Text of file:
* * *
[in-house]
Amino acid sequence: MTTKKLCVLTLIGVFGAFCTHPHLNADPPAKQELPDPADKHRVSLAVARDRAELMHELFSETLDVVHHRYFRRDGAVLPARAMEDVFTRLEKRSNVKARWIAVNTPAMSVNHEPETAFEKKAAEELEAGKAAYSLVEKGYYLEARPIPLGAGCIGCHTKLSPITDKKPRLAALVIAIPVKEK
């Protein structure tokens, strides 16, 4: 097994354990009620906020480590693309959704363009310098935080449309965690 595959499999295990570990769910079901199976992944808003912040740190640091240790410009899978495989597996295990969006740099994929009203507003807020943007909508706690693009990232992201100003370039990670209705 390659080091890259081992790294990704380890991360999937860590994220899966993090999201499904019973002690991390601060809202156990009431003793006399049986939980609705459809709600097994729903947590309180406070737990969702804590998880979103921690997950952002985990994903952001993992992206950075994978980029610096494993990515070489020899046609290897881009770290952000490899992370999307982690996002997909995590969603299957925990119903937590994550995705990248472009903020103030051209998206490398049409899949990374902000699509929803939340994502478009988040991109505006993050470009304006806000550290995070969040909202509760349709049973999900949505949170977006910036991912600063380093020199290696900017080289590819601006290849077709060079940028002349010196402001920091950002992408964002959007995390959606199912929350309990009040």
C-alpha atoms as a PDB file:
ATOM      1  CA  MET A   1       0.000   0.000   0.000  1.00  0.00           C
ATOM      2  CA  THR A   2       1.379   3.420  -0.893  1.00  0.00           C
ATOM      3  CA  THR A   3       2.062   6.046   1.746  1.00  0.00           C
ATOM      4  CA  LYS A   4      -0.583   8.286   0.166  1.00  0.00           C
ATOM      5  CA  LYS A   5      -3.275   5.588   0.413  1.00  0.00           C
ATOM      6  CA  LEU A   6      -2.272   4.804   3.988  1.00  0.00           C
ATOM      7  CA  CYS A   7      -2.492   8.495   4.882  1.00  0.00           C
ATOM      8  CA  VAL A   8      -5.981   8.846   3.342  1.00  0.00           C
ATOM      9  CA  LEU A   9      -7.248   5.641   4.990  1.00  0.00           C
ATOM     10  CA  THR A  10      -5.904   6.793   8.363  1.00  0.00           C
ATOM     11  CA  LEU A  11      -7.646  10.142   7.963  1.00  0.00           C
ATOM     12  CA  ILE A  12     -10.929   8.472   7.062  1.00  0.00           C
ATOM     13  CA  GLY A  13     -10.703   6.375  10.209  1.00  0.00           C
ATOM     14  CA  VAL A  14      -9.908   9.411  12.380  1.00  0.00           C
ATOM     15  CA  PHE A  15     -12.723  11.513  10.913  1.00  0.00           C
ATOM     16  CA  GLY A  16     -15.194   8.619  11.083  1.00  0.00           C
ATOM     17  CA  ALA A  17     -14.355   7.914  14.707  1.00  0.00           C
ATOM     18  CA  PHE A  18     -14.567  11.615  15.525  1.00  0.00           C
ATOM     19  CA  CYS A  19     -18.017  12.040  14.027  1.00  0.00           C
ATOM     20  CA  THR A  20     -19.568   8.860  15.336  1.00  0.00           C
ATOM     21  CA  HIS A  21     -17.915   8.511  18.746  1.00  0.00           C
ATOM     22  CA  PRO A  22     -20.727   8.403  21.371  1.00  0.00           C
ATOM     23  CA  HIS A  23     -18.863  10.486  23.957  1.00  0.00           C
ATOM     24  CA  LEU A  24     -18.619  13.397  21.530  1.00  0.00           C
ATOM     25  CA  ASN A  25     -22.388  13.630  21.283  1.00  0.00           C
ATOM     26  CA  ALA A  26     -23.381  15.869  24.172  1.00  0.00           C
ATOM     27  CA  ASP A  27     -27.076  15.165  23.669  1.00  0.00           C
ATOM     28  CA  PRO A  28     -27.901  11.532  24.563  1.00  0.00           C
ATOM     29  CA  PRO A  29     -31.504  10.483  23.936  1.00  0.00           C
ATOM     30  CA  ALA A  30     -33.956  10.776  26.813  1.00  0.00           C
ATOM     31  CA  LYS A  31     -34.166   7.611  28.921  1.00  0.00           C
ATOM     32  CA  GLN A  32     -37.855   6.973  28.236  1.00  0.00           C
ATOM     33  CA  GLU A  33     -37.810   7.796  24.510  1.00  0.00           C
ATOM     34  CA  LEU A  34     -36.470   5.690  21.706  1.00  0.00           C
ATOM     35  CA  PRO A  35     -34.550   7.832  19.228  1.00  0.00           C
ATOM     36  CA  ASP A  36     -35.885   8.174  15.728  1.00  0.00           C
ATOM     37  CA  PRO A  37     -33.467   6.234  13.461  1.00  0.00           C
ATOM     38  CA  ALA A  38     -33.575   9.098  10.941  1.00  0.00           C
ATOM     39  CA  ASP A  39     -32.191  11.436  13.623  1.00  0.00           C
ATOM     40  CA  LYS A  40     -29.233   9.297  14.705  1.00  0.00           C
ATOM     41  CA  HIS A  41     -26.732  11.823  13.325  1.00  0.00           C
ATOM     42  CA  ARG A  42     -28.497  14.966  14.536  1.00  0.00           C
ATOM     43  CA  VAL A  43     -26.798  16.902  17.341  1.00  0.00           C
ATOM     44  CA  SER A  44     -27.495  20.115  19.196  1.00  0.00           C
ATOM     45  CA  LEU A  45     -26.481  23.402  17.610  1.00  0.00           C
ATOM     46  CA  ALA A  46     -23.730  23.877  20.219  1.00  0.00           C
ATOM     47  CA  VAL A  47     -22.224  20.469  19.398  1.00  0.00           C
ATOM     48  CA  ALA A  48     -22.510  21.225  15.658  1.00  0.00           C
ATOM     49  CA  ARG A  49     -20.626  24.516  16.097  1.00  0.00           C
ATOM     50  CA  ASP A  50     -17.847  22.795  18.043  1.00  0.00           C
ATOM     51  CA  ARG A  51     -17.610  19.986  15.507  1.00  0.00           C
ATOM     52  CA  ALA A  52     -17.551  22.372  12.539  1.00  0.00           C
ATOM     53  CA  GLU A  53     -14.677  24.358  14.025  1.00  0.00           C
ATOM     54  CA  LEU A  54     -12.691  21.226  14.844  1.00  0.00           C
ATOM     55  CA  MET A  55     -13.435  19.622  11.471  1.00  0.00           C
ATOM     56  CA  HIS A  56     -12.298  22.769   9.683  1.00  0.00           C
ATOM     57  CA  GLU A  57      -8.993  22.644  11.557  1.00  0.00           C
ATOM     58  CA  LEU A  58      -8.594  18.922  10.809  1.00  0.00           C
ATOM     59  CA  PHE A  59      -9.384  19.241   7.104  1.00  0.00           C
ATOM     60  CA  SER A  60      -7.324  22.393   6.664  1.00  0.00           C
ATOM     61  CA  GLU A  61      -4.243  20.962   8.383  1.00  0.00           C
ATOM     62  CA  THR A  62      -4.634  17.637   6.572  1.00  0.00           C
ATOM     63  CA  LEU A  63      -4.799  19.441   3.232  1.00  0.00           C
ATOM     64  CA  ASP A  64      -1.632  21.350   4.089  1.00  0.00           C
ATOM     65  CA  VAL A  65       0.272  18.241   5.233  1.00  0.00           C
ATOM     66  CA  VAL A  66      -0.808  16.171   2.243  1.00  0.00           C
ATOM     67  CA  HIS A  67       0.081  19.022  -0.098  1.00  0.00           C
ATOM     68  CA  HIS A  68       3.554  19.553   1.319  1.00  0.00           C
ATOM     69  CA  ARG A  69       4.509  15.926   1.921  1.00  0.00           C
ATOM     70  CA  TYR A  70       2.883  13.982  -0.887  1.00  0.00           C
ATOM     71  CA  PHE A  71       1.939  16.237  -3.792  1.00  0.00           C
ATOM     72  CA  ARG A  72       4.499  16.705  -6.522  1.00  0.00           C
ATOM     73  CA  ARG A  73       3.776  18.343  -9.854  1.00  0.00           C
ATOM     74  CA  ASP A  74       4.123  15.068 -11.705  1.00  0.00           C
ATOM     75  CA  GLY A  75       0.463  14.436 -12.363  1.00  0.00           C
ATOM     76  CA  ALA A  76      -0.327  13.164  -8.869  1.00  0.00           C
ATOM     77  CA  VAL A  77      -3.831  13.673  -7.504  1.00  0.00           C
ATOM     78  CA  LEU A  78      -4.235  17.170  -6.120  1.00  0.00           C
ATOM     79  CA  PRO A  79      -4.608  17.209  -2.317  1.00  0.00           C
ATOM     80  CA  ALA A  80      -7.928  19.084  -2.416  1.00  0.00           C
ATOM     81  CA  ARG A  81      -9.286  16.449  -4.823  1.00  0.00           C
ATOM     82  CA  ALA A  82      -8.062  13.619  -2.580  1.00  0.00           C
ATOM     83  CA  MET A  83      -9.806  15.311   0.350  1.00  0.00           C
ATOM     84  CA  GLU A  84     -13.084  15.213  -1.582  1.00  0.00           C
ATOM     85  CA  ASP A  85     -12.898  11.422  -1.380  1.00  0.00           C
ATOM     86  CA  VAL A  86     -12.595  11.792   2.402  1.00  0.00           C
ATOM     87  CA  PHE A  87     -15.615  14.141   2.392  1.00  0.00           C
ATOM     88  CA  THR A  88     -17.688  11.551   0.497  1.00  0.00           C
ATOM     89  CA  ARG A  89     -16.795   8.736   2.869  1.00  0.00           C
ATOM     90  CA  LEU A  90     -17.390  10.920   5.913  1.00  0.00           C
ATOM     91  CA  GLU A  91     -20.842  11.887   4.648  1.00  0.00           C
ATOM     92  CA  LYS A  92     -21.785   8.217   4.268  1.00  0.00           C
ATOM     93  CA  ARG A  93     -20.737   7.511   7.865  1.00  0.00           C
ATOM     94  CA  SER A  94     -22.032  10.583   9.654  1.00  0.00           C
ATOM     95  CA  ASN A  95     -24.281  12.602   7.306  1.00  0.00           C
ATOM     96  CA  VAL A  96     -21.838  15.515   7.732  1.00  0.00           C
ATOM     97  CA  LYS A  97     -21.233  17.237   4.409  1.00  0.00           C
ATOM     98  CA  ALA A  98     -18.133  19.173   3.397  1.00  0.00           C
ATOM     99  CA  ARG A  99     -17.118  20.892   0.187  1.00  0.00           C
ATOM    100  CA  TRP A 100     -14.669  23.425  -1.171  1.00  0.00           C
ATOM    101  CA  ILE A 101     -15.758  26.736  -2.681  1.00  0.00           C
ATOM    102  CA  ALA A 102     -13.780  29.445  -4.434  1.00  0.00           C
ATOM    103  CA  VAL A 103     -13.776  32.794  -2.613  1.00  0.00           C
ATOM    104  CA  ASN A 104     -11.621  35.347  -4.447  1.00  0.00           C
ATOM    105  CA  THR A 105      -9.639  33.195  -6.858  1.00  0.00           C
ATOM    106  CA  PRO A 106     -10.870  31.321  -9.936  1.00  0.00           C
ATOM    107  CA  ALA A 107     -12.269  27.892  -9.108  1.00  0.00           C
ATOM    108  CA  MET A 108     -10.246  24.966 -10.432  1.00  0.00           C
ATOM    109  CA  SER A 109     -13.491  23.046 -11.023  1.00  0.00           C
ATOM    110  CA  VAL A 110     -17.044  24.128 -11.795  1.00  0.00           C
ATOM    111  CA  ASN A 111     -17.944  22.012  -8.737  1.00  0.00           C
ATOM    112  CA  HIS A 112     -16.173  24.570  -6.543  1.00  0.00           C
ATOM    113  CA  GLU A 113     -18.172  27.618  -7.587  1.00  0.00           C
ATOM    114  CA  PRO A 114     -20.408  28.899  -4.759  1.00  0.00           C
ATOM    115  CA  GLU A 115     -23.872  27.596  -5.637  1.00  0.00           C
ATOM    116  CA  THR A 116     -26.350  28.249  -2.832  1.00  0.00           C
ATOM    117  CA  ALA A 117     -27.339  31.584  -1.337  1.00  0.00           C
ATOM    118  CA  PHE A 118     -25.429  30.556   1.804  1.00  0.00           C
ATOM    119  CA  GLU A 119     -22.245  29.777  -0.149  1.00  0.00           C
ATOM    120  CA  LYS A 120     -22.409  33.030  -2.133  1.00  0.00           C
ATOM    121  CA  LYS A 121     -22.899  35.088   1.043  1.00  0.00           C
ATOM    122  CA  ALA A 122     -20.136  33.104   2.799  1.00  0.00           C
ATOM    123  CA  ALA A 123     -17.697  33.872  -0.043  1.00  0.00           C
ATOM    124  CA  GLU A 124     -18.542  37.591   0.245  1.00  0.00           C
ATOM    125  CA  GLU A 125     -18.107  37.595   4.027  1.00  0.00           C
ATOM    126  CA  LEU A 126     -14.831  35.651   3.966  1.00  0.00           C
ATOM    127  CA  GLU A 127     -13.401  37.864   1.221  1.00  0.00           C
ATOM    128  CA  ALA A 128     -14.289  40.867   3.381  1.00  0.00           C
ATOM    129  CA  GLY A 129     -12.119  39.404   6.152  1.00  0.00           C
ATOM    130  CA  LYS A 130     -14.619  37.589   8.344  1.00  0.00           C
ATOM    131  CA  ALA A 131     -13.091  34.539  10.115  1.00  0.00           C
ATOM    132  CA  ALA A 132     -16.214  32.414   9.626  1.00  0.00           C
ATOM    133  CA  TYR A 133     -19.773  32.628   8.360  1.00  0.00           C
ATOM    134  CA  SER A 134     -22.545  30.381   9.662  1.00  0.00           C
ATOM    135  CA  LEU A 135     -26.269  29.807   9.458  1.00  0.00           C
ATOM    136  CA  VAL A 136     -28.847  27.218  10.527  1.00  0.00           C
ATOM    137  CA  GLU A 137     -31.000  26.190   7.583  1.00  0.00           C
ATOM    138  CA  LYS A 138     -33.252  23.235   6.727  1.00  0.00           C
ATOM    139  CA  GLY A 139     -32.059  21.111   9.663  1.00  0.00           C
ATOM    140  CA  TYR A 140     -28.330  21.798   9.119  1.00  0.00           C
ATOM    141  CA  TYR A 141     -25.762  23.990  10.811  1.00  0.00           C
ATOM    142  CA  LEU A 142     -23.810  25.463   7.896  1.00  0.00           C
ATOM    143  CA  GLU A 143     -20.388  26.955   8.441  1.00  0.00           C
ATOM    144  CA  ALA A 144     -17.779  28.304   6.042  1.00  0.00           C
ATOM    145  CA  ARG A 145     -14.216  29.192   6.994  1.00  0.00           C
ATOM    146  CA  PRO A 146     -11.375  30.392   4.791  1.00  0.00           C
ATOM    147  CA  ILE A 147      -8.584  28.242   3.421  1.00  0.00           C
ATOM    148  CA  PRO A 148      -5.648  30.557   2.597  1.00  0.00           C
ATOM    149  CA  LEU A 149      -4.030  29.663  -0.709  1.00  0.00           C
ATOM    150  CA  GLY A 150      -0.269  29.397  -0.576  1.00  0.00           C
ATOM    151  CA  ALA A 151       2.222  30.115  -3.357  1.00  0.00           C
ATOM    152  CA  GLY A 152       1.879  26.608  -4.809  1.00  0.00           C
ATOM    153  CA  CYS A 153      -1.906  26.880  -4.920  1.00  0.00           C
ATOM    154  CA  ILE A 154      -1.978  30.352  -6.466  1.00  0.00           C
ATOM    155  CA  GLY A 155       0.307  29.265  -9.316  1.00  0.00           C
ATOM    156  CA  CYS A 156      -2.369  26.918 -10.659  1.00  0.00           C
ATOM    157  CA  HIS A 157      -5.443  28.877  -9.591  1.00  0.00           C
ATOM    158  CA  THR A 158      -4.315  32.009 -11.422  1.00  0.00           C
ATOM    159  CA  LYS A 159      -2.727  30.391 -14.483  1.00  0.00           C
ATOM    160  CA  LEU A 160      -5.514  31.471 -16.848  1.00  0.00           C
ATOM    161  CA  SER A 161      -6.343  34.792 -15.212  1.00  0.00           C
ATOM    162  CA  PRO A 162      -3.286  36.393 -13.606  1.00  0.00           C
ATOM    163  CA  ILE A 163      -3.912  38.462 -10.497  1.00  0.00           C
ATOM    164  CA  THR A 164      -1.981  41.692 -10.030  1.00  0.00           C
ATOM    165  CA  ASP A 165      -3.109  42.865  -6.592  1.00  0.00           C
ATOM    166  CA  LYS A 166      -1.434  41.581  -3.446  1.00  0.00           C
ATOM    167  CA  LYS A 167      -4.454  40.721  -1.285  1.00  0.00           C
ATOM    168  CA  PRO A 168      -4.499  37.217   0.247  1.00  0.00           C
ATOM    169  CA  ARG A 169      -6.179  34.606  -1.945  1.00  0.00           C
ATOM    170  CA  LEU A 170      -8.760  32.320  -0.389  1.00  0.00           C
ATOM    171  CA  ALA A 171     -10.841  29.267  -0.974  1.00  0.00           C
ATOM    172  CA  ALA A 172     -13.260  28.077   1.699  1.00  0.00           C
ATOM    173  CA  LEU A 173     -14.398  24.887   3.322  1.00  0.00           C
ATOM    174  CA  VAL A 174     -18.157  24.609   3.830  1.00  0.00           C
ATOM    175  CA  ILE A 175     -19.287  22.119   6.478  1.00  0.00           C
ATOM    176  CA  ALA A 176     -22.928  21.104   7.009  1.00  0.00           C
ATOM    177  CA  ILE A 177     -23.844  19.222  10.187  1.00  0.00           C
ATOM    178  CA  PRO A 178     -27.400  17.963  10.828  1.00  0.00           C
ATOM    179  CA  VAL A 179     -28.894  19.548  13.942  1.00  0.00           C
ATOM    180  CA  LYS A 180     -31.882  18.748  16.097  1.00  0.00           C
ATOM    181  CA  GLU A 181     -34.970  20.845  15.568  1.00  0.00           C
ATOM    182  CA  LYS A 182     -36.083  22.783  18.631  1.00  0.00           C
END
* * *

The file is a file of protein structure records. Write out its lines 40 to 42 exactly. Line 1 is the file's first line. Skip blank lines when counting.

ATOM     36  CA  ASP A  36     -35.885   8.174  15.728  1.00  0.00           C
ATOM     37  CA  PRO A  37     -33.467   6.234  13.461  1.00  0.00           C
ATOM     38  CA  ALA A  38     -33.575   9.098  10.941  1.00  0.00           C